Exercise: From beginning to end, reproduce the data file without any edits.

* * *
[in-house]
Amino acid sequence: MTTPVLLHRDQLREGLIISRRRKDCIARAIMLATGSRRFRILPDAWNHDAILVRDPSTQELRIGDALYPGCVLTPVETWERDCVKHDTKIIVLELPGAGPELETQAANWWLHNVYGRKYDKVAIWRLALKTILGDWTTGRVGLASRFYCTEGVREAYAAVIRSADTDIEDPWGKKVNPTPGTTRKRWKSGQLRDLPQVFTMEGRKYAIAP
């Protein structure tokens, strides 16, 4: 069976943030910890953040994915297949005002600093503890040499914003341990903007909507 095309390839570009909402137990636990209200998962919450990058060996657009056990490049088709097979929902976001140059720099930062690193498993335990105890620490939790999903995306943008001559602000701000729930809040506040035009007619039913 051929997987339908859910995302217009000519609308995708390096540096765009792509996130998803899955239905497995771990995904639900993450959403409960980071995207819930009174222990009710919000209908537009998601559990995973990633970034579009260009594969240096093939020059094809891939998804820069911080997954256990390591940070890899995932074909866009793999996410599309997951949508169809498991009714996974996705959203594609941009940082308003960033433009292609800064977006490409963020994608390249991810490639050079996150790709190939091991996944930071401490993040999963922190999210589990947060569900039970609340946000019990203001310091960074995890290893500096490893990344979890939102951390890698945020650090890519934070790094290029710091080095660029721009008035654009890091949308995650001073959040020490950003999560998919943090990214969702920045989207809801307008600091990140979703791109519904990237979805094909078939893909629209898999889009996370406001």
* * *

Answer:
[in-house]
Amino acid sequence: MTTPVLLHRDQLREGLIISRRRKDCIARAIMLATGSRRFRILPDAWNHDAILVRDPSTQELRIGDALYPGCVLTPVETWERDCVKHDTKIIVLELPGAGPELETQAANWWLHNVYGRKYDKVAIWRLALKTILGDWTTGRVGLASRFYCTEGVREAYAAVIRSADTDIEDPWGKKVNPTPGTTRKRWKSGQLRDLPQVFTMEGRKYAIAP
């Protein structure tokens, strides 16, 4: 069976943030910890953040994915297949005002600093503890040499914003341990903007909507 095309390839570009909402137990636990209200998962919450990058060996657009056990490049088709097979929902976001140059720099930062690193498993335990105890620490939790999903995306943008001559602000701000729930809040506040035009007619039913 051929997987339908859910995302217009000519609308995708390096540096765009792509996130998803899955239905497995771990995904639900993450959403409960980071995207819930009174222990009710919000209908537009998601559990995973990633970034579009260009594969240096093939020059094809891939998804820069911080997954256990390591940070890899995932074909866009793999996410599309997951949508169809498991009714996974996705959203594609941009940082308003960033433009292609800064977006490409963020994608390249991810490639050079996150790709190939091991996944930071401490993040999963922190999210589990947060569900039970609340946000019990203001310091960074995890290893500096490893990344979890939102951390890698945020650090890519934070790094290029710091080095660029721009008035654009890091949308995650001073959040020490950003999560998919943090990214969702920045989207809801307008600091990140979703791109519904990237979805094909078939893909629209898999889009996370406001």